Not only does the Christmas season bring gifts, family, and lots of good food but for many it brings colder weather and cozy days at home. Settle in with a cup of hot chocolate and one of these great Christmas novels and truly appreciate the Christmas season.
Where had it come from? Whose money was it? Was I to spend it? Save it? Pass it on to someone more needy? Above all else, why was I chosen? Certainly there were others, countless others, more needy than me. . .
Her reporter's intuition insisted that a remarkable story was on the verge of the front page.
Newspaper reporter Hope Jensen uncovers the remarkable secret behind the “Christmas Jars,” glass jars filled with coins and bills anonymously left for people in need. But along the way, Hope discovers much more than the origin of the jars. When some unexpected news sets off a chain reaction of kindness, Hope's greatest Christmas Eve wish comes true.
Perhaps no Christmas novel is more beloved than Charles Dickens’s A Christmas Carol, and no holiday poem more well-known than Clement Clarke Moore’s “’Twas the Night Before Christmas.” Together these classic literary masterpieces warm our hearts and remind us of the joy and love to be discovered anew each Christmas morning.
A Classic Christmas features both of these traditional works, as well as other vintage poems and stories that celebrate the timeless truths of the holiday season. This cheerful, collectible treasury reminds us that simple gifts of the heart and memories made with loved ones truly are the most meaningful of all.
by Dean Hughes
Norma Hayes has always tried to make Christmas special for her family, but this year it is going to be difficult. Money is tight, and wartime rationing is taking its toll as well. Harder still, her oldest son, Glen, is on the front lines of the battle in Europe.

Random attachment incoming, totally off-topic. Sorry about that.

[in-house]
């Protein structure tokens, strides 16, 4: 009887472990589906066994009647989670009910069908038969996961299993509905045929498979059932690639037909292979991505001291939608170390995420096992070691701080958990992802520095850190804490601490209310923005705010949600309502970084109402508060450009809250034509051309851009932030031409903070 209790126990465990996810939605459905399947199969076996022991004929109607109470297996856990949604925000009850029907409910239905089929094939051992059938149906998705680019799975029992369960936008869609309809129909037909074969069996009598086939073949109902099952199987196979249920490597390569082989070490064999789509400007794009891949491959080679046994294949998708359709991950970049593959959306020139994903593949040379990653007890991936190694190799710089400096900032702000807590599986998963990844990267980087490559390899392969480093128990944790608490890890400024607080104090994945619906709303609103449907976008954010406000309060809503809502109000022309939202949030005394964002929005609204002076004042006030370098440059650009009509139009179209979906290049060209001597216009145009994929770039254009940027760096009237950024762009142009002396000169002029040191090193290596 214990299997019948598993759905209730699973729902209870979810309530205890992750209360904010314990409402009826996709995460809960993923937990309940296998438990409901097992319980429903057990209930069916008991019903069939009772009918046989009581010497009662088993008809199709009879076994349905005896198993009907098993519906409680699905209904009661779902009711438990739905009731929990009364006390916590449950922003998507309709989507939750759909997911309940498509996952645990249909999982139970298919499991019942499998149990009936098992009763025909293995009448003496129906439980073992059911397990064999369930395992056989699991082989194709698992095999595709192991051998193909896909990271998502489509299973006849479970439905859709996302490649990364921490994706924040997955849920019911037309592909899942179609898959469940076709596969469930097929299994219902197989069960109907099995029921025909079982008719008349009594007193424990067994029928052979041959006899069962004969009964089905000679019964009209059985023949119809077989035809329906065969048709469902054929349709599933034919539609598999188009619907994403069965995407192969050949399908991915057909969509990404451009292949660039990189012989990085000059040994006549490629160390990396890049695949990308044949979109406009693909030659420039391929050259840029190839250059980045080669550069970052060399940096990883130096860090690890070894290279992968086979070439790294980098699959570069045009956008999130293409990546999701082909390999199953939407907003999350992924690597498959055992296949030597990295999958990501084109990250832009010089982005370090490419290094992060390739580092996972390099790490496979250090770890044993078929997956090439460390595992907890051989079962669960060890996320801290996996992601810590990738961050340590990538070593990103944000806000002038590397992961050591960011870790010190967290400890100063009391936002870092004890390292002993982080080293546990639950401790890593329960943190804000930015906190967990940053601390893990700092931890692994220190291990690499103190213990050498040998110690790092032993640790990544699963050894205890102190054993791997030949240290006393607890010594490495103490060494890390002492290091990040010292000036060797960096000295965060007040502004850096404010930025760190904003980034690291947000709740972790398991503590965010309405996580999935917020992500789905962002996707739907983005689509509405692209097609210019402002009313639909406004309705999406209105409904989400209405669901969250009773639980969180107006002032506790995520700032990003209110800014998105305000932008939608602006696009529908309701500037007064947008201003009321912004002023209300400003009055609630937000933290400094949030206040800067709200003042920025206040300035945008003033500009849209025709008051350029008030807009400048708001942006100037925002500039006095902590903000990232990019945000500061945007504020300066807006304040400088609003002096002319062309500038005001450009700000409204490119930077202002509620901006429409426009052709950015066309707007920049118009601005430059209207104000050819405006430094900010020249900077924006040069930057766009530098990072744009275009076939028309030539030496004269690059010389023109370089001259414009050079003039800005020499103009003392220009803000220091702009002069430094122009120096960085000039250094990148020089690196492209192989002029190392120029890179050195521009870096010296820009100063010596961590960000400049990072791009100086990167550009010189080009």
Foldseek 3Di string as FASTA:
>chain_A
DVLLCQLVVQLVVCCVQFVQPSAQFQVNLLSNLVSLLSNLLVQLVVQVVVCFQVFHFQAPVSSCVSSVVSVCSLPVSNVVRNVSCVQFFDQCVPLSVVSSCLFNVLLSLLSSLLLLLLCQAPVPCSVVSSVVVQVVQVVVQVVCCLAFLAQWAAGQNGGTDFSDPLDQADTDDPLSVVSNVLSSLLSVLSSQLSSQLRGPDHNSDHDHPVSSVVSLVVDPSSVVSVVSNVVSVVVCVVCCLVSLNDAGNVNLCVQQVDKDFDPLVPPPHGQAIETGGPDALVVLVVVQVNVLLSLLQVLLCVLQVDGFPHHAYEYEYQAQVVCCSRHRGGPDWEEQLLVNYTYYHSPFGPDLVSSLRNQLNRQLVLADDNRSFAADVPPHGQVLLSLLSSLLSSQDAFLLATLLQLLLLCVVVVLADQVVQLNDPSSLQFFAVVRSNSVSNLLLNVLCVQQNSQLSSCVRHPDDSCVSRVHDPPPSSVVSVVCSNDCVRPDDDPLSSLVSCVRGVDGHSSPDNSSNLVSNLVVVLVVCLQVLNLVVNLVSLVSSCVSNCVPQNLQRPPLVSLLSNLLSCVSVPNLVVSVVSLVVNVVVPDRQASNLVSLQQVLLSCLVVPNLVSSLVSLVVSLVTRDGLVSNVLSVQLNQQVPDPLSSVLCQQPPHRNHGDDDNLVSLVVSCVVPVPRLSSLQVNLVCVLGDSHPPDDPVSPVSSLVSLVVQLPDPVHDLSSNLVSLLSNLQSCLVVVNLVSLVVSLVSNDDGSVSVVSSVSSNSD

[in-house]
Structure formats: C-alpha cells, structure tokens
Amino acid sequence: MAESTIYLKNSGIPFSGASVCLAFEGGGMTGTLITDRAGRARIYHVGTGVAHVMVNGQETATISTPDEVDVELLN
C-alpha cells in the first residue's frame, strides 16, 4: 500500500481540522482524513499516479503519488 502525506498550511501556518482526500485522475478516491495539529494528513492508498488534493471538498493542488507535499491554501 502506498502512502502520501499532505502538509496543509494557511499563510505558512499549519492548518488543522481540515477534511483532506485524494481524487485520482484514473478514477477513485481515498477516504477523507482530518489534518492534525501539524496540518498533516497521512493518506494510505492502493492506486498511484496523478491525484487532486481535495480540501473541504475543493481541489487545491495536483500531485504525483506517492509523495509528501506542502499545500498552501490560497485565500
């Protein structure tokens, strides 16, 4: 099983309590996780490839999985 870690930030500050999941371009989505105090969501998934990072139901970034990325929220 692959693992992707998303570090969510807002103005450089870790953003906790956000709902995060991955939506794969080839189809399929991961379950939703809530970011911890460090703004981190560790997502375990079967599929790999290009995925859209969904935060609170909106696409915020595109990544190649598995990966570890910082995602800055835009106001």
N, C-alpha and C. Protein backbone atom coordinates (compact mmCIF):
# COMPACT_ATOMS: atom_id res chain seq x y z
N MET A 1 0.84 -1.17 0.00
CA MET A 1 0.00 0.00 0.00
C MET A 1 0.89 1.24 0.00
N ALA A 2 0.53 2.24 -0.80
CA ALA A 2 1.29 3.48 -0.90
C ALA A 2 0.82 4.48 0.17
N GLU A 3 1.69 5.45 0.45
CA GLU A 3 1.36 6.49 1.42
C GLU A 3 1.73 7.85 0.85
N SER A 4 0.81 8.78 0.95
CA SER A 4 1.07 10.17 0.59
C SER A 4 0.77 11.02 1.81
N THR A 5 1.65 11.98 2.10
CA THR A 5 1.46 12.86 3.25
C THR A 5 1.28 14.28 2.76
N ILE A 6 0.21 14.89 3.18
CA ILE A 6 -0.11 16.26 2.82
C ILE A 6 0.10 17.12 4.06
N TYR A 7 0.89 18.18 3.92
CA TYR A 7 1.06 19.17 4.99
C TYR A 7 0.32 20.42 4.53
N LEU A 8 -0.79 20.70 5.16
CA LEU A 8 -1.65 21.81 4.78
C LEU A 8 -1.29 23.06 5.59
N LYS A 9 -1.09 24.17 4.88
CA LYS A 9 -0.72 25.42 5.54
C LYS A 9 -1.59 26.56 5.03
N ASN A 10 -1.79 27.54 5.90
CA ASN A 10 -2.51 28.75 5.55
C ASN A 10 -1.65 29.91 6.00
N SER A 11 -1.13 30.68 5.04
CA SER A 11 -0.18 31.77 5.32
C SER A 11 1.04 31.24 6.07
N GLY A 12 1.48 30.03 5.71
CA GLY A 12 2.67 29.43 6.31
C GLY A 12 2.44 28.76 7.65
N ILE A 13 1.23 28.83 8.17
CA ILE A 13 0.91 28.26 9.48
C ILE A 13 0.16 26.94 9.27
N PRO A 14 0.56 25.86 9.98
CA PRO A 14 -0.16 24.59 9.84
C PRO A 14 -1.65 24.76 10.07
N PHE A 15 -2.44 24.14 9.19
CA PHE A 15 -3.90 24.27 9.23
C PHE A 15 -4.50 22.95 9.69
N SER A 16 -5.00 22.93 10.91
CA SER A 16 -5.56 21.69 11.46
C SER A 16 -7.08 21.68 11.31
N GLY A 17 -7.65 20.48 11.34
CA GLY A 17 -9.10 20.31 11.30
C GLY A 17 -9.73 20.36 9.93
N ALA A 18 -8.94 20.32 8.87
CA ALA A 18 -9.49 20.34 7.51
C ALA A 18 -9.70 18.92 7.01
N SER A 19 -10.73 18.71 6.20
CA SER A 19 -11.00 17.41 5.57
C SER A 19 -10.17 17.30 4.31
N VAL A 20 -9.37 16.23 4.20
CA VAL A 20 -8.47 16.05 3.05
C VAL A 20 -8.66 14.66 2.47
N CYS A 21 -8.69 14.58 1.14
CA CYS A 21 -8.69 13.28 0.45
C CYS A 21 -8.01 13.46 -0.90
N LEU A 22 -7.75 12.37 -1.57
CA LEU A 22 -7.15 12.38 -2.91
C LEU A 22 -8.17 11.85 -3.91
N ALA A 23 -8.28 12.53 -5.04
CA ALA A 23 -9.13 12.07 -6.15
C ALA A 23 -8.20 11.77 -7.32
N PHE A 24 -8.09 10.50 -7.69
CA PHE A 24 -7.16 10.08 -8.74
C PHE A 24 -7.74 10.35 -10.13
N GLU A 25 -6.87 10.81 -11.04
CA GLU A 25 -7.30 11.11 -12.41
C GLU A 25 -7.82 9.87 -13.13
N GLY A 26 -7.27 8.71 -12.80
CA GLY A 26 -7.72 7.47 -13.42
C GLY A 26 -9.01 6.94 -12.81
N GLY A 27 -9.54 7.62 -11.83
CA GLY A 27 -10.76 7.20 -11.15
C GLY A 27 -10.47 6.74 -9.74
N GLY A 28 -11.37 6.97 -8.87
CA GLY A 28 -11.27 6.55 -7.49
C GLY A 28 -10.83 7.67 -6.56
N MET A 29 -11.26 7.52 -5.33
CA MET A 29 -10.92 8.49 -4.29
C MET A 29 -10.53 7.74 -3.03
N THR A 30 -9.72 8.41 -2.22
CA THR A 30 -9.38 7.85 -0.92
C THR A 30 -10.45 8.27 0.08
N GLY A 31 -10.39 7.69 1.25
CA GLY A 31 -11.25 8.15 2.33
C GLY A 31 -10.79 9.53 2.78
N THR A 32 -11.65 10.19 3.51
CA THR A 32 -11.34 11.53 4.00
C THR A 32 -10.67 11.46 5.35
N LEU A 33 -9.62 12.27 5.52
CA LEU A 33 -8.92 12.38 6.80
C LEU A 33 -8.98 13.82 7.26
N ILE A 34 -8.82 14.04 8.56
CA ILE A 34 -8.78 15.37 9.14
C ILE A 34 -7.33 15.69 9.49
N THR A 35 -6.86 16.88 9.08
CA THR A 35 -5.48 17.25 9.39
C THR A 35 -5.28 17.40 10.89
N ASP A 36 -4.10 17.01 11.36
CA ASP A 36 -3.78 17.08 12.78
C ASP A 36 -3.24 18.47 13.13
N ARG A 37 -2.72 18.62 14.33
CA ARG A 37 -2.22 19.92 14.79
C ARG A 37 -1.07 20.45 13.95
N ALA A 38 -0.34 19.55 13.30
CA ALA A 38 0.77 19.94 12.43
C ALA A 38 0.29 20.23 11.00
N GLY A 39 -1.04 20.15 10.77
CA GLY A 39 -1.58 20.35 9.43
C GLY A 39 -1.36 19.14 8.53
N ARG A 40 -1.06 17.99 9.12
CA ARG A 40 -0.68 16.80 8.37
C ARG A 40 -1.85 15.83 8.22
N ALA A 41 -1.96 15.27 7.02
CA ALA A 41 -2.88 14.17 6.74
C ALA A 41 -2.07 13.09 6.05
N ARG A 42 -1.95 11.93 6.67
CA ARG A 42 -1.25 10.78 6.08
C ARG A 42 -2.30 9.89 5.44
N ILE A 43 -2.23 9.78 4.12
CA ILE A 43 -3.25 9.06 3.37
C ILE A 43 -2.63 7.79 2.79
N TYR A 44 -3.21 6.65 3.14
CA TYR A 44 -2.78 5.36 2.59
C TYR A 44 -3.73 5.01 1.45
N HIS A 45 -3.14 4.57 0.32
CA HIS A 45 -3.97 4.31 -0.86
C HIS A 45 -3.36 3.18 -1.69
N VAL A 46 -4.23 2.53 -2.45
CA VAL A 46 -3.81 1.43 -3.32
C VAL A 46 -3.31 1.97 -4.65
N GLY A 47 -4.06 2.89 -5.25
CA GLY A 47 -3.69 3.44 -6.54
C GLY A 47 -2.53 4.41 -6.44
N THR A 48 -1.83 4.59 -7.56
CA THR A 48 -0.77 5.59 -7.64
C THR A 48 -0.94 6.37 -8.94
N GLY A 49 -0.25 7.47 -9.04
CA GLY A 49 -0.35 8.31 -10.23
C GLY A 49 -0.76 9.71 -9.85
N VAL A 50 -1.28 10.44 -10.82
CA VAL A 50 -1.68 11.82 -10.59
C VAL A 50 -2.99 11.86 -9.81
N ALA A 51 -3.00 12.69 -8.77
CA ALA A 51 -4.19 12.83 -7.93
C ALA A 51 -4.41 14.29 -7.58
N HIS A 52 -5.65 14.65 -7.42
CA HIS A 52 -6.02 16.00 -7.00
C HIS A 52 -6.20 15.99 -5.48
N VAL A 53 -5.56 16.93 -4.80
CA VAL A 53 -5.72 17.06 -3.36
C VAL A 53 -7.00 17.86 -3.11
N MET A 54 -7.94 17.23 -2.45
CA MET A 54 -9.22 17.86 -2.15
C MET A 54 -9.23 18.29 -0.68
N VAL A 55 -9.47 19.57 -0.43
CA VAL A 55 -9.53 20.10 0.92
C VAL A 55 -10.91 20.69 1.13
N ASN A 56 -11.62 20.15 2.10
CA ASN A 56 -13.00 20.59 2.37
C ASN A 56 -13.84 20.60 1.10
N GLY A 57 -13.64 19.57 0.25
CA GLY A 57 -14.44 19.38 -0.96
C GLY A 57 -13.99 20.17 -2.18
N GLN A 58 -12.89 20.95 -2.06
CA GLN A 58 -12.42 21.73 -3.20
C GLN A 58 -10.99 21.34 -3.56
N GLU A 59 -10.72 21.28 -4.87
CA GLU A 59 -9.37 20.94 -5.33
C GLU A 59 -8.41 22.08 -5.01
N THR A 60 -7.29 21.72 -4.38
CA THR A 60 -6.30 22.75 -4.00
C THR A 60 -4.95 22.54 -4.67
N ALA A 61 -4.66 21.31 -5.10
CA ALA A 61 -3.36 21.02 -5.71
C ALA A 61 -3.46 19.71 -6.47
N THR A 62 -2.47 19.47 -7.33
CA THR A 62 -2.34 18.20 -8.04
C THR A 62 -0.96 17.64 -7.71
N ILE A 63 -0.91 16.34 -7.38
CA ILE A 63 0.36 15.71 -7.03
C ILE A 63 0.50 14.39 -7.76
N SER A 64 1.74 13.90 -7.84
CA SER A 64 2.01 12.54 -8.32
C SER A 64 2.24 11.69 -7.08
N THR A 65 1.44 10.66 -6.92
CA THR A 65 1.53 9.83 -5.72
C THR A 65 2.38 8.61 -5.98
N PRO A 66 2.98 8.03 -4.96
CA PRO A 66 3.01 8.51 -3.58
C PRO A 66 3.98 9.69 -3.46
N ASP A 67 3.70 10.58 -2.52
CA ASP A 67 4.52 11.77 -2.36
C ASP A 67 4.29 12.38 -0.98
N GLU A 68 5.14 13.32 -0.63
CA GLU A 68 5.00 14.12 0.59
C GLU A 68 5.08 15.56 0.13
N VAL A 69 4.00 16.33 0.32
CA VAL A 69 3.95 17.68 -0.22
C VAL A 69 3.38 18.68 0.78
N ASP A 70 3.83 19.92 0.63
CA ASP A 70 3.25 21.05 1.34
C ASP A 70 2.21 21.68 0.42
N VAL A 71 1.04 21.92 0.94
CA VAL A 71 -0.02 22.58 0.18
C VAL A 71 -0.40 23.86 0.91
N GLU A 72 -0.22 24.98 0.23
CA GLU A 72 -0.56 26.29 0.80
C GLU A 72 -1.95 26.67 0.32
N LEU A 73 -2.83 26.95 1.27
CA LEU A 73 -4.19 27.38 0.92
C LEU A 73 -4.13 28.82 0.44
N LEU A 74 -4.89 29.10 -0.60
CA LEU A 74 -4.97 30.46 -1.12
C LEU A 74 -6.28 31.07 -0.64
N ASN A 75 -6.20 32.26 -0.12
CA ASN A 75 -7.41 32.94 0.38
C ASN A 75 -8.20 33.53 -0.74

Glen Hayes wants nothing more than to be home for Christmas. He holds a sprig of lavender in his pocket. The scent reminds him of his mother. The memory of home may be the only thing that is keeping him alive and sane during the horrors of war.
Dennis Hayes is 16 and longs to see his older brother again. He also longs to have a relationship with his father, but most important, Dennis is determined to buy something special for his mother this Christmas—the one gift he feels certain she deserves.
So many families have had their hopes dashed in World War II. Will the Hayes family make it through?
The Last Man at the Inn is the fictional story of a journey of conversion we all take in one form or another, told through the eyes and heart of a common man. It is written to affirm the believer, to lovingly beckon to the undecided and to call out to those who may not even know they are looking for something—only that there is a space in their soul that somehow needs to be filled.
Carter is an insurance adjuster whose longing for creative expression spills over sometimes into his accident reports.
Abby works for her adoptive father, Uncle Mannie, in the family bookstore, the ReadMore Cafe.
Carter can barely tolerate Christmas; Abby loves it. She can't wait past October to build her favorite display, the annual Christmas book tree stack, which Carter despises.
When an automobile accident throws Carter and Abby together, Uncle Mannie, who is harboring secrets of his own, sees a chance for lasting happiness for his little girl. But there are so many hurdles, and not much time left. Will this Christmas deliver the miracles everyone is hoping for?
The theft of a friend’s priceless, family-legacy Christmas ornaments brings amateur detective and culinary expert Sadie Hoffmiller back on the case in a new standalone cozy mystery.
With Christmas approaching, Sadie is preparing for a large blended-family gathering—including many new grandchildren—in their home in Fort Collins, Colorado. Even with the festive chaos, Sadie drops everything when word gets out that her friend, Mary, is the victim of a holiday robbery.
At 94 years old and nearly blind, Mary knows this may be her last Christmas and the last year to enjoy her family heirloom Christmas tree ornaments. She wants just one more holiday to display her ornaments, and following Christmas Eve Mass, she’ll pass them on to her great-granddaughter, Joy. Though priceless to the family, the collection has been valued at $40,000, and the Christmas tree in the care facility has never looked so good. But before the ornaments can be retrieved by Mary, 11 of the most expensive ornaments are stolen.
A holiday Christmas caper might be new to Sadie, but she’s ready to mix in her seasoned crime-solving skills with a pinch of new holiday recipes.